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Clean Transport

French City Cancels Hydrogen Bus Contract, Opts For Electric Buses

A plan to buy hydrogen fuel cell-powered buses in France was cancelled when it was determined they would cost 6 times as much to operate as battery-electric buses.

The public transit agency for the city of Montpellier, on the southern coast of France between Toulouse and Marseilles, has cancelled a contract to procure 51 new buses powered by hydrogen fuel cells, citing concerns about their cost of operation. Few things are more important to a fleet manager than the cost per kilometer for fuel, which is computed down to the thousandth of a euro. When vehicles are traveling millions of kilometers a year, every centime counts.

Citing a report by La Tribune (paywall), Electrive says the plan to switch to hydrogen fuel cell buses began more than 2 years ago under former city president Philippe Saurel. Montpellier Horizon Hydrogen, as the project was known, called for the purchase of 51 hydrogen fuel cell-powered buses for 4 future bus routes. The first 21 fuel cell buses were expected to enter service in 2023 with an additional 30 buses being added to the fleet in 2025. The buses were to cost €29 million, funded in part by contributions from a number of sources, including regional and national transportation authorities and the European Union.

The city of Montpellier created a joint venture between Energies du Sud and Hynamics, a subsidiary of French utility company EDF Group. The joint venture was to install an electrolyzer capable of creating 800 kg per day of hydrogen, a 2.8 MW solar power plant, hydrogen storage, and a number of distribution stations to refuel the buses.

Now, La Tribune says new city president Michaël Delafosse has decided to discontinue the project as the financial calculations underlying the proposed joint venture have not turned out as expected. Specifically, the city calculates it would cost them 95 cents per kilometer for the hydrogen fueled buses versus 15 cents per kilometer for battery-powered buses. In addition, the cost of the fuel cell-powered buses was between €150,000 and €200,000 more than the cost of battery-powered buses.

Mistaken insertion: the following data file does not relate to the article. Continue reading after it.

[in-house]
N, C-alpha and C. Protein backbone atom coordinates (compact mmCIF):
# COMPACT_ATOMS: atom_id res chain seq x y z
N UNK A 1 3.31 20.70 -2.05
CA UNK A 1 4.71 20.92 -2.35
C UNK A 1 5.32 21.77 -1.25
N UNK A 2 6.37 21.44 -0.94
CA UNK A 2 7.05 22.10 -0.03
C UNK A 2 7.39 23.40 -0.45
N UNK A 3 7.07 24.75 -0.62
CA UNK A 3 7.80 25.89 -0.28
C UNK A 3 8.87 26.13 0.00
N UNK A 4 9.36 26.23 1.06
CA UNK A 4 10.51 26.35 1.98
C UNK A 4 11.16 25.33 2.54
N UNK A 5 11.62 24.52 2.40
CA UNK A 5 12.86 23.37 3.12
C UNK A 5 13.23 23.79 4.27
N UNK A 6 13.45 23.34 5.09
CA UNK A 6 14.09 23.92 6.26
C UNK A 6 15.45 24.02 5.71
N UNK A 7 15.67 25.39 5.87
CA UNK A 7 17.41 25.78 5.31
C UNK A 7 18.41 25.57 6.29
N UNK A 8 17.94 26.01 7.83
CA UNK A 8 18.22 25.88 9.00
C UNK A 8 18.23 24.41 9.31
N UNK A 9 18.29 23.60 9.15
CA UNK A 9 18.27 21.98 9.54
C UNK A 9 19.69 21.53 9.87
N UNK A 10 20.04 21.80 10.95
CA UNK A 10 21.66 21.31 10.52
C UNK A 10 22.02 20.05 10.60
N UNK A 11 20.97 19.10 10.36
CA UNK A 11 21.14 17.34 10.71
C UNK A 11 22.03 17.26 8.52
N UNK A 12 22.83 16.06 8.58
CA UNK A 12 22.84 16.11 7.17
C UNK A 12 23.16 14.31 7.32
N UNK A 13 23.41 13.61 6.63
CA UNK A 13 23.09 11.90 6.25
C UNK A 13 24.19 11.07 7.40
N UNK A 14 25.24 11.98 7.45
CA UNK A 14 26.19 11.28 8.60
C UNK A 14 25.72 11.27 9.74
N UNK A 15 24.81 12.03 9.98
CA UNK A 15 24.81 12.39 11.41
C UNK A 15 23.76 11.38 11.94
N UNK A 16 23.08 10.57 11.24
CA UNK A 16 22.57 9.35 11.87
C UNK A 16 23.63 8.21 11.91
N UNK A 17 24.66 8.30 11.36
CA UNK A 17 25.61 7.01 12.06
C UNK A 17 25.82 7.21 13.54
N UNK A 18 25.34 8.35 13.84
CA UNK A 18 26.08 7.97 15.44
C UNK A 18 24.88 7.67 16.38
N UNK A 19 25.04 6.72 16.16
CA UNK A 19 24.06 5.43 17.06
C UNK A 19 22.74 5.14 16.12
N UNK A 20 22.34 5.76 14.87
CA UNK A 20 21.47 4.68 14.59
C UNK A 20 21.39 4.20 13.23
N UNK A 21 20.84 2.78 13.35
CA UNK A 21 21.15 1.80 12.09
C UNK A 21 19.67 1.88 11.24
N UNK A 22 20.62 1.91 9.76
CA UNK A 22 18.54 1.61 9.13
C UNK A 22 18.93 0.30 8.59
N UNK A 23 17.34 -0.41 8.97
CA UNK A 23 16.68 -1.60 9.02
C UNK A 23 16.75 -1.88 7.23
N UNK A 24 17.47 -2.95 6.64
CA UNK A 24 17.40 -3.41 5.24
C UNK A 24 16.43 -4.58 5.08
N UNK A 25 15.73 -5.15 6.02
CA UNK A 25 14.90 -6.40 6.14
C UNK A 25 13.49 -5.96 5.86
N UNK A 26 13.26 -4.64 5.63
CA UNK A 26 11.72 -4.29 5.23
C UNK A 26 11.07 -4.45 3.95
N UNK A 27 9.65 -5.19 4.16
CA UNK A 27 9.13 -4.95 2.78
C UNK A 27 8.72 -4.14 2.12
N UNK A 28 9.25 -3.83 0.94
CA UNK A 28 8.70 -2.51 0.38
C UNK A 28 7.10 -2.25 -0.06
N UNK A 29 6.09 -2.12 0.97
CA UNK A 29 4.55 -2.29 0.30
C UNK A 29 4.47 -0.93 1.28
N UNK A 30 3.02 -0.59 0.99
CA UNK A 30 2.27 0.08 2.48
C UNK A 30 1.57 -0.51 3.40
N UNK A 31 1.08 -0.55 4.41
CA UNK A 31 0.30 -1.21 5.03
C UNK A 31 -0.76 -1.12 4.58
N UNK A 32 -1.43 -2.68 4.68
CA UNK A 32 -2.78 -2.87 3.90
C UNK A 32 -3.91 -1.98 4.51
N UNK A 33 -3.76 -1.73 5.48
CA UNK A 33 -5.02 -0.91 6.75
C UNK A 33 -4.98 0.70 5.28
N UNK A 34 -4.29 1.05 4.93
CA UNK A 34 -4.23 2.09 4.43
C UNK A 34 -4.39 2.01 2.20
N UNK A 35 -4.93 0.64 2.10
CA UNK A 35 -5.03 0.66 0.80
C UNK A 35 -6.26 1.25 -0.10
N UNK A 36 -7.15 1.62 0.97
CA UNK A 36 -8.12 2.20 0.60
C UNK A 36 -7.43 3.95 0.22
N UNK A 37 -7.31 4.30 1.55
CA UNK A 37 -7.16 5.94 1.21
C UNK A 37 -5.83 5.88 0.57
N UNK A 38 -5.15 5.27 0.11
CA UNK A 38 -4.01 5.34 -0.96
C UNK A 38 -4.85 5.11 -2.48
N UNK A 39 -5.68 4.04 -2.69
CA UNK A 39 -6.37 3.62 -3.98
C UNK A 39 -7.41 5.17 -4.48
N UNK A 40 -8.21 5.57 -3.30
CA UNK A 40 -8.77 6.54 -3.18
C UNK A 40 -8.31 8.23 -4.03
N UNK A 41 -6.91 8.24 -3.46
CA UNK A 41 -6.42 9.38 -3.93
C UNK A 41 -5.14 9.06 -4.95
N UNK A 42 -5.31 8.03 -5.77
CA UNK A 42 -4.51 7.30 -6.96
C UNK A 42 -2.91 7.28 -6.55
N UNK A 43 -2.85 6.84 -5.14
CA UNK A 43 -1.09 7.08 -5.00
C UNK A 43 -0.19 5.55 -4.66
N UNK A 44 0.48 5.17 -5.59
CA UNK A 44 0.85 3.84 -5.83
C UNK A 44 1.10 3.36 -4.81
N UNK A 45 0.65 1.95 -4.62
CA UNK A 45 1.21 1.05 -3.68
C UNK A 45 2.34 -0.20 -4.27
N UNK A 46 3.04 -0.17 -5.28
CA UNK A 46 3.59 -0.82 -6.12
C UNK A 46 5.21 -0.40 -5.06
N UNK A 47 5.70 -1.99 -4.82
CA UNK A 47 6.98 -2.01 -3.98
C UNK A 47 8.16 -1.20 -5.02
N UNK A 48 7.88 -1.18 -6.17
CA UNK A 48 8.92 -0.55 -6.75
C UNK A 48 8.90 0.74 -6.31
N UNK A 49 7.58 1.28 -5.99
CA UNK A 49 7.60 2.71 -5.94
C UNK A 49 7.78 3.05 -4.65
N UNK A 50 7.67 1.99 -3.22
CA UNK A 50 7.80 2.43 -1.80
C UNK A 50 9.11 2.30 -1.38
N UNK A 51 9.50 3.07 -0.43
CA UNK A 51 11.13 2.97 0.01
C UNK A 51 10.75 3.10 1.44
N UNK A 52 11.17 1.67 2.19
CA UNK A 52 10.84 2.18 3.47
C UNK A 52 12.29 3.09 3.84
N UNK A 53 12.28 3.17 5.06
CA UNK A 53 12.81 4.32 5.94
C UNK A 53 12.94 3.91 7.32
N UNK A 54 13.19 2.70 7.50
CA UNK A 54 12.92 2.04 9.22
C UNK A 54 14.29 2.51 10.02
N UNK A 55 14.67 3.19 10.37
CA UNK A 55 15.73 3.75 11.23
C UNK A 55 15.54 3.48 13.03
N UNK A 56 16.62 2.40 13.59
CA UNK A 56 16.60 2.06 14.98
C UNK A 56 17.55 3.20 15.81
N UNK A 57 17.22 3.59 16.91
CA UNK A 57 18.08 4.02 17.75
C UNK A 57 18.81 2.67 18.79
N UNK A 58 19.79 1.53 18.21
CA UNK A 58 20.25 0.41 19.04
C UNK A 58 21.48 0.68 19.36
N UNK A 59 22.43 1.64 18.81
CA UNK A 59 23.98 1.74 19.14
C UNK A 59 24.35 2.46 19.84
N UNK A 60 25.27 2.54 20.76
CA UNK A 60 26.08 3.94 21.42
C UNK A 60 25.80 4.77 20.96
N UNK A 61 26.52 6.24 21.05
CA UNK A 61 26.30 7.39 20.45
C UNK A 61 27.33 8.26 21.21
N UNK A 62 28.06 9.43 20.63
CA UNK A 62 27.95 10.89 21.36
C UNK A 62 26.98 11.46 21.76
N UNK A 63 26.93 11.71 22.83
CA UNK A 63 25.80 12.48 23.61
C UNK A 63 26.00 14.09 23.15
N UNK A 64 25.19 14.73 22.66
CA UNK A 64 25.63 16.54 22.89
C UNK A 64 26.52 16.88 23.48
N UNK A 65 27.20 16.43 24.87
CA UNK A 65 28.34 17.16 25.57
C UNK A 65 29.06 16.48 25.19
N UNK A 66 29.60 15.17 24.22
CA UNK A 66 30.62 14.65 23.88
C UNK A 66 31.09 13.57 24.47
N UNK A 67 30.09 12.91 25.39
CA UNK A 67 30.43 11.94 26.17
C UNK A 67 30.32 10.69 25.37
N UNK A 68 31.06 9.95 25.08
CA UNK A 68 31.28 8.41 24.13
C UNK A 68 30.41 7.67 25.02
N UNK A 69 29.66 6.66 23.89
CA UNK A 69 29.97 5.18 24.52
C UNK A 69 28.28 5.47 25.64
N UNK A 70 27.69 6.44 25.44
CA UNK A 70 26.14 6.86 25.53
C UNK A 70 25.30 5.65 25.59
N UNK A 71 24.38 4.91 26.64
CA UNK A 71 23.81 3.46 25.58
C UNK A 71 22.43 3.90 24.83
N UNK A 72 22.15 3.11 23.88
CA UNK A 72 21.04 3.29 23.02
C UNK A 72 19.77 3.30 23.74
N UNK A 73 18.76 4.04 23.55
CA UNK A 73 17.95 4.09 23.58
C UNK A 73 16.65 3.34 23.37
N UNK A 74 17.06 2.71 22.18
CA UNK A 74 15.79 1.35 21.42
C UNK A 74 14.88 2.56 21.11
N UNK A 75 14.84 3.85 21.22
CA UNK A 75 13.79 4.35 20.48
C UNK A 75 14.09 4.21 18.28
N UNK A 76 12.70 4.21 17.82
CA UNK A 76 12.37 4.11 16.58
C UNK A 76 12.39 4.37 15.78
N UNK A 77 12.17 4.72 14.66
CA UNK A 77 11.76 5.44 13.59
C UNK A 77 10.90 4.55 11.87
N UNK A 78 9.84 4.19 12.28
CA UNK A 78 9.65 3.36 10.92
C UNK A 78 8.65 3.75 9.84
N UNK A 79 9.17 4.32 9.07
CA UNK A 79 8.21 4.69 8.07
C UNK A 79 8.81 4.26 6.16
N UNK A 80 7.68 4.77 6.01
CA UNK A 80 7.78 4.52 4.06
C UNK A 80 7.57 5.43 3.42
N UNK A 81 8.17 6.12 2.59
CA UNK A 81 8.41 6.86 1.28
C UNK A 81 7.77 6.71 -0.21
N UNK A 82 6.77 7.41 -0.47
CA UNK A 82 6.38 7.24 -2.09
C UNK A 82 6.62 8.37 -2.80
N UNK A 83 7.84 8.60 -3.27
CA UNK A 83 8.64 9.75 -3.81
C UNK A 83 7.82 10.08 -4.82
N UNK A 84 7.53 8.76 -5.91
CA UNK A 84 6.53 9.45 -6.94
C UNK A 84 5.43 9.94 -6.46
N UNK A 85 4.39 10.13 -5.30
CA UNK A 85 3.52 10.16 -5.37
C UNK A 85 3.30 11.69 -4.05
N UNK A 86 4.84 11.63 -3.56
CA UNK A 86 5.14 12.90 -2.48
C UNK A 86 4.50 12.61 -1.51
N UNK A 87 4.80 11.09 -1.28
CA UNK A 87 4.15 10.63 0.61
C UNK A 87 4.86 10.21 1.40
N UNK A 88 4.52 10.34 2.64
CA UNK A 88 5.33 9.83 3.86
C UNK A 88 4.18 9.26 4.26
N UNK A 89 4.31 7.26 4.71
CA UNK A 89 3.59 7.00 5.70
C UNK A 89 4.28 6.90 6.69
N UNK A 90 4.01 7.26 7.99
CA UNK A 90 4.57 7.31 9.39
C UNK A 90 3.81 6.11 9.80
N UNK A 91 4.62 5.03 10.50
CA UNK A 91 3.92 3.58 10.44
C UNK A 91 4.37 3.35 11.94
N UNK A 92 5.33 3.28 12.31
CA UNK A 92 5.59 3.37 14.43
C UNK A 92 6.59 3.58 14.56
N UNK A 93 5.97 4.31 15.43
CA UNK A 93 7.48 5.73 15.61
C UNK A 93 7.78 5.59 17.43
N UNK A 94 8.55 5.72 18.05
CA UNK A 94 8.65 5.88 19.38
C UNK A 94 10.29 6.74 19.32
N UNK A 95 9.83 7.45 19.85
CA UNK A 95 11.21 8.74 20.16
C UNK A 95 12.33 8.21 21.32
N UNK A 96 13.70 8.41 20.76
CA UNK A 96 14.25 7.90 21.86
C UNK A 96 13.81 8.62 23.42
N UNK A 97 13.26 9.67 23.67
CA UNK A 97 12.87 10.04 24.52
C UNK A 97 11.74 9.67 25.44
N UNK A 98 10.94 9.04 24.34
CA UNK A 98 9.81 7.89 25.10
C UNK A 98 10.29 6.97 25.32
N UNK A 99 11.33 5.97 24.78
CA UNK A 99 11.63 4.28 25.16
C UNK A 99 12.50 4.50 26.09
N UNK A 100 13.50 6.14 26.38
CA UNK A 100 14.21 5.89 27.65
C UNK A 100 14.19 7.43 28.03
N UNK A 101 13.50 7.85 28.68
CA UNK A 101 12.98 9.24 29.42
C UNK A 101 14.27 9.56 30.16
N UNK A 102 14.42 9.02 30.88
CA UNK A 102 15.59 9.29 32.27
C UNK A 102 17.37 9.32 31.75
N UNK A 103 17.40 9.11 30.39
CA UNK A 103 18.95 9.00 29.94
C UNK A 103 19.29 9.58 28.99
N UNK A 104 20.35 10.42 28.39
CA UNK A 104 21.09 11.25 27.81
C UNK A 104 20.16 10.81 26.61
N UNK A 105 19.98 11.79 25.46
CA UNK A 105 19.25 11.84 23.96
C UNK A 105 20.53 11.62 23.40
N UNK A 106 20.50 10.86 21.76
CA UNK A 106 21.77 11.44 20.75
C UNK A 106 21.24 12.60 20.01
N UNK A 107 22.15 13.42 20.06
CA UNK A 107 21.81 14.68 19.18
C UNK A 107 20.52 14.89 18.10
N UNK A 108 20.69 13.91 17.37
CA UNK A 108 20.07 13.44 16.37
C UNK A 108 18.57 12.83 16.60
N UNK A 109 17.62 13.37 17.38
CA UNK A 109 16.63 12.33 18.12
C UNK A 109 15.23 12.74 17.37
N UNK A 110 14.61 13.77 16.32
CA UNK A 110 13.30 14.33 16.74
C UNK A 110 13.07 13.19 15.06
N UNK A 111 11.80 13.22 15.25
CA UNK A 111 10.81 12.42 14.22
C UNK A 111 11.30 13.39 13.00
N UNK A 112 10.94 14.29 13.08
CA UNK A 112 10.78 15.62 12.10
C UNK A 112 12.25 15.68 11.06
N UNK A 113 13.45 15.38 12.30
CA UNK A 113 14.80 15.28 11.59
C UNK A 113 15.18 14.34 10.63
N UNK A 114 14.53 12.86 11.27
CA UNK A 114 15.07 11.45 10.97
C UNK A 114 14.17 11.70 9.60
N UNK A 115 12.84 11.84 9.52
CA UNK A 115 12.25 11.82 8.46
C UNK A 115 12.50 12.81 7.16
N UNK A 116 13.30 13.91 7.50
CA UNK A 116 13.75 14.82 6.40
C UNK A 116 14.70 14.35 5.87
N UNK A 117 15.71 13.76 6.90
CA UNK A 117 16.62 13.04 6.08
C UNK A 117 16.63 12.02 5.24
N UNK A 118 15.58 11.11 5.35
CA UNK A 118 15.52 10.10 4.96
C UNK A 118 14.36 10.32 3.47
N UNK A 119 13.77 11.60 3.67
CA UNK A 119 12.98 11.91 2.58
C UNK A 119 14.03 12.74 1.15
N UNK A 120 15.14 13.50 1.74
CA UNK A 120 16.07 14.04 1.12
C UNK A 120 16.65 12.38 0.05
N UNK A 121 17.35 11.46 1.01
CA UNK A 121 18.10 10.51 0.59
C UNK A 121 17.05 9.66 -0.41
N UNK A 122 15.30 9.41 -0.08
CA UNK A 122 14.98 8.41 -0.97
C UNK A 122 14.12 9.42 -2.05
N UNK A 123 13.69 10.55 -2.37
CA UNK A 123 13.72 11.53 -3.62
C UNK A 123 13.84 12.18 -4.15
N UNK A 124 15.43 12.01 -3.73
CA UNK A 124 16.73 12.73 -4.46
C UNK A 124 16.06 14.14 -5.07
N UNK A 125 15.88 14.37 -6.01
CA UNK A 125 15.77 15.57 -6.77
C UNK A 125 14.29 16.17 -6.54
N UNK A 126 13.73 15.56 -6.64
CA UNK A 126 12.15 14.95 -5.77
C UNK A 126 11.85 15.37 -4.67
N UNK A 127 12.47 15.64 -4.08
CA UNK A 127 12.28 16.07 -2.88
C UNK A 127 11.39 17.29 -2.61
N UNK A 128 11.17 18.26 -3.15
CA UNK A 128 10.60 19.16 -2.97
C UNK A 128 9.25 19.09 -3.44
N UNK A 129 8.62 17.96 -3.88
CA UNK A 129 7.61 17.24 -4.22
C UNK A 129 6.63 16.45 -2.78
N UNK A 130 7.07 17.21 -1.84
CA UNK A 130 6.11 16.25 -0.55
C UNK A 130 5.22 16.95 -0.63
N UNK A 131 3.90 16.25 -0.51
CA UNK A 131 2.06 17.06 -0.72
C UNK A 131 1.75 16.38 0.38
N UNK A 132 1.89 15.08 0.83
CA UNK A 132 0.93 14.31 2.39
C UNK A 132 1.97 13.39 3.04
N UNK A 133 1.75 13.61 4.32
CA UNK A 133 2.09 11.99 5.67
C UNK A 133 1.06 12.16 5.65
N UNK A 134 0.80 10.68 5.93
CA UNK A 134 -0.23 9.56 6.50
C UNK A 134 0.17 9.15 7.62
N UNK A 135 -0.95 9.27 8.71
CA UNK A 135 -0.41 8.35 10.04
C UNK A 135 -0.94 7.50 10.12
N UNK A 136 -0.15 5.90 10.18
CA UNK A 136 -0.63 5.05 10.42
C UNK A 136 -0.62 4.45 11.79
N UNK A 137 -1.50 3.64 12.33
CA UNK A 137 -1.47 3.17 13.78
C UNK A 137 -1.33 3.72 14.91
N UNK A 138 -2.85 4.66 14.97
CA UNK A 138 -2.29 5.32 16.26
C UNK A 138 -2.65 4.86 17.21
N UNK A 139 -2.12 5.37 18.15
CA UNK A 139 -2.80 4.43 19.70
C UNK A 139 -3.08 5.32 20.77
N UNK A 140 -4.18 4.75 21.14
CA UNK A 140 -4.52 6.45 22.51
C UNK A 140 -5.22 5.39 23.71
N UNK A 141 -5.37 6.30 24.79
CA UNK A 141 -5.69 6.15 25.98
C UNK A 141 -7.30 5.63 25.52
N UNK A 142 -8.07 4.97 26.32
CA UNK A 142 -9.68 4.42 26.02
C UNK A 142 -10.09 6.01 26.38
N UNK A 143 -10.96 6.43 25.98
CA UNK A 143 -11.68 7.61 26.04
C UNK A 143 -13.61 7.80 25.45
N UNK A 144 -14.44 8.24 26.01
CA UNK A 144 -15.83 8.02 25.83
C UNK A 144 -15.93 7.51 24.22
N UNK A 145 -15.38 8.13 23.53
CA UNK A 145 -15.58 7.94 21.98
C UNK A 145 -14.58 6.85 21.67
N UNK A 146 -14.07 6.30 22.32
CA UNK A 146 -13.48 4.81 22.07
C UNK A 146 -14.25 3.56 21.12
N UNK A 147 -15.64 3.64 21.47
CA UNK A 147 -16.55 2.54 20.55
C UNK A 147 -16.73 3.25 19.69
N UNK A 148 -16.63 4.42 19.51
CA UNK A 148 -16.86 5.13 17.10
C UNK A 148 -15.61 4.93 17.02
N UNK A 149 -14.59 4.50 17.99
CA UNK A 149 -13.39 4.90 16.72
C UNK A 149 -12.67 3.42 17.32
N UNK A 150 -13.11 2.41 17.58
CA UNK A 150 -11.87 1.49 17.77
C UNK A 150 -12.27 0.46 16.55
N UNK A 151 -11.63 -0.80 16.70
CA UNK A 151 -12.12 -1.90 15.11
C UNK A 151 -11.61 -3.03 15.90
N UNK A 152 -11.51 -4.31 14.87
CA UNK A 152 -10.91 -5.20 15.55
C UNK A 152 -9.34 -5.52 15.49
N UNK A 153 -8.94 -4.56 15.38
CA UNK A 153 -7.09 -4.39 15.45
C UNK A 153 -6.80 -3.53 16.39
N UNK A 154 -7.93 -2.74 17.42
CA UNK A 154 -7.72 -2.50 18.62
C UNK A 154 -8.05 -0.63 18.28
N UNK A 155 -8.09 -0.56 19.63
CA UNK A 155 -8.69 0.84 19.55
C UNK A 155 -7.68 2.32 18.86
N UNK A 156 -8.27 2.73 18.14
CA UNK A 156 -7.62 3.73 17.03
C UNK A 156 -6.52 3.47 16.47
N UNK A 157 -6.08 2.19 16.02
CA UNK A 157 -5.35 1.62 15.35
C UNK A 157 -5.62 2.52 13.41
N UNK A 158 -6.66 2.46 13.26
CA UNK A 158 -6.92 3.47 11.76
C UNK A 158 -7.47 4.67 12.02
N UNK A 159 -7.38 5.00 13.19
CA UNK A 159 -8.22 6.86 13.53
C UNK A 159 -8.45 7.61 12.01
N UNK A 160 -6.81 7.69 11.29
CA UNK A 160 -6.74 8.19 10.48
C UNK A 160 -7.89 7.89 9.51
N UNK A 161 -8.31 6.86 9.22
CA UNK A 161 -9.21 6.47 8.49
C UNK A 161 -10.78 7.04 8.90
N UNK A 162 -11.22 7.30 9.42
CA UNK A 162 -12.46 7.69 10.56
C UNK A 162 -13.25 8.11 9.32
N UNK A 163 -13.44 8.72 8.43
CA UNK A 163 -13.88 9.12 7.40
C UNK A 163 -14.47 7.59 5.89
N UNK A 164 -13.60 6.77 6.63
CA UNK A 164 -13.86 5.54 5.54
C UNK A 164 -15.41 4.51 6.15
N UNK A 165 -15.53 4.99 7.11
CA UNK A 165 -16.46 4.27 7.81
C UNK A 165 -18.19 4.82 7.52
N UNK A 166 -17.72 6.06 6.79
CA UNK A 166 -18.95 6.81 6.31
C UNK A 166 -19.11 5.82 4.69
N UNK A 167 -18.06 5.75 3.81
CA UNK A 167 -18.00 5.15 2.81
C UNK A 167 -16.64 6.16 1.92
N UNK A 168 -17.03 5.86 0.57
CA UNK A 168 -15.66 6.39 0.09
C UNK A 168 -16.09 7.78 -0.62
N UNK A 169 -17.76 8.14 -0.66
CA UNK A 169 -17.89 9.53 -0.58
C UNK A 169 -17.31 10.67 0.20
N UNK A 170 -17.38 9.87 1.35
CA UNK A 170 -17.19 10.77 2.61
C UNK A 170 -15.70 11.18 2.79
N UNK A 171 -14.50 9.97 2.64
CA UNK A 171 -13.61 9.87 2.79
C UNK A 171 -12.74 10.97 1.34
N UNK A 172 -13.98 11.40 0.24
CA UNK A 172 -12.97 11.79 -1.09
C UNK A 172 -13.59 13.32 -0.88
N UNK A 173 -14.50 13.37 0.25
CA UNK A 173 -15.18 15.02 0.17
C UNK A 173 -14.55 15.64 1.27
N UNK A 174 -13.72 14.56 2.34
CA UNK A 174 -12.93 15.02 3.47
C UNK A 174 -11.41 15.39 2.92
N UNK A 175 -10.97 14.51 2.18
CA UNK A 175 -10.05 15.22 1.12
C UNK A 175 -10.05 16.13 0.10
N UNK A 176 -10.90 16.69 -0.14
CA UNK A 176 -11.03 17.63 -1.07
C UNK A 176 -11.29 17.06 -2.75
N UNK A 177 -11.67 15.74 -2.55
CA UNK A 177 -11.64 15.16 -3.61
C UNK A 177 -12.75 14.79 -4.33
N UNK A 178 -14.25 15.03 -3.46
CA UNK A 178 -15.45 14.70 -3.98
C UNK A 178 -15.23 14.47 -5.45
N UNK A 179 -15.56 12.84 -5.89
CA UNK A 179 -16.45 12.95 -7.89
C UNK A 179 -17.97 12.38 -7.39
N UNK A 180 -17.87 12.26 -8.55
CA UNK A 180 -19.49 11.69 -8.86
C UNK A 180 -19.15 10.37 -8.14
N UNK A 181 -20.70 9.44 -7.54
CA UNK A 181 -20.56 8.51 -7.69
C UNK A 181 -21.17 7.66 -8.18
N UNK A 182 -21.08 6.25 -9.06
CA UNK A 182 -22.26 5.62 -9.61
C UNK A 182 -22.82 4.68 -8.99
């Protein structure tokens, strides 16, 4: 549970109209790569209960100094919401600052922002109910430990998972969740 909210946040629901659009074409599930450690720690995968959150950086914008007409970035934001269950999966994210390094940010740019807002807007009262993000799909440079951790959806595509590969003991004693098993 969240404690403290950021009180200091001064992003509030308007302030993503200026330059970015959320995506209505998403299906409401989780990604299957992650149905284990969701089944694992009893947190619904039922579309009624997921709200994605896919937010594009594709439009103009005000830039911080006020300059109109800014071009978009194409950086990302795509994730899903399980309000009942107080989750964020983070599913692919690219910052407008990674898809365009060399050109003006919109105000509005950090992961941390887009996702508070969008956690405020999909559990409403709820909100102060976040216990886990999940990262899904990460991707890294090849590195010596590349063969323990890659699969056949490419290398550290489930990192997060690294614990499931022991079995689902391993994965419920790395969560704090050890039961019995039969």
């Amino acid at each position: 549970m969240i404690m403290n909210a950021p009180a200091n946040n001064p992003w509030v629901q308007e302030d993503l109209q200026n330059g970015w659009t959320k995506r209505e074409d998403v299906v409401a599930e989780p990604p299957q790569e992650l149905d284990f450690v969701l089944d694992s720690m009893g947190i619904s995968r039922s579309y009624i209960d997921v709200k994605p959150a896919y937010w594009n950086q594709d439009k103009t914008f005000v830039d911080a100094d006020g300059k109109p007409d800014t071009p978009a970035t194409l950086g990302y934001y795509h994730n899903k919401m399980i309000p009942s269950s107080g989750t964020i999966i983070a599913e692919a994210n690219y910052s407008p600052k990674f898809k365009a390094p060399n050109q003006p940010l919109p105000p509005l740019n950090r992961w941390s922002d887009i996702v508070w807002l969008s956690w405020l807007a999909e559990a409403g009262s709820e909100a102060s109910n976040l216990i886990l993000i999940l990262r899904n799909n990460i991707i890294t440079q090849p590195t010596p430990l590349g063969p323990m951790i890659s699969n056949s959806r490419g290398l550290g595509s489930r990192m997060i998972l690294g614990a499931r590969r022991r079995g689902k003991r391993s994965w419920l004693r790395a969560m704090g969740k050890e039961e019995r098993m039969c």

“Hydrogen technology is promising,” Delafosse told the press, “but we were helped on the investment, not on the operation,” so in the original plan, only the investment costs were taken into account, but not the operating costs. “We will do without hydrogen buses for the time being and will see in 2030 whether hydrogen is cheaper then,” he added.

Hydrogen fuel cells still have their supporters, particularly for heavy duty vehicles like buses, trash trucks, and the like. But green hydrogen is in short supply and it looks like it will continue to be so for years to come. The question becomes, why use electricity to split water into hydrogen and oxygen and then use the hydrogen to power fuel cells that make electricity when you can just use the electricity to recharge a battery in the first place? Every time energy is converted from one form to another, losses inevitably occur.

If the cost of operation for hydrogen is 6 times the cost of electricity, it’s little wonder the Montpellier Horizon Hydrogen project was cancelled. Theory is one thing. Reality is often quite another thing entirely.


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Steve writes about the interface between technology and sustainability from his homes in Florida and Connecticut or anywhere else the Singularity may lead him. You can follow him on Twitter but not on any social media platforms run by evil overlords like Facebook.


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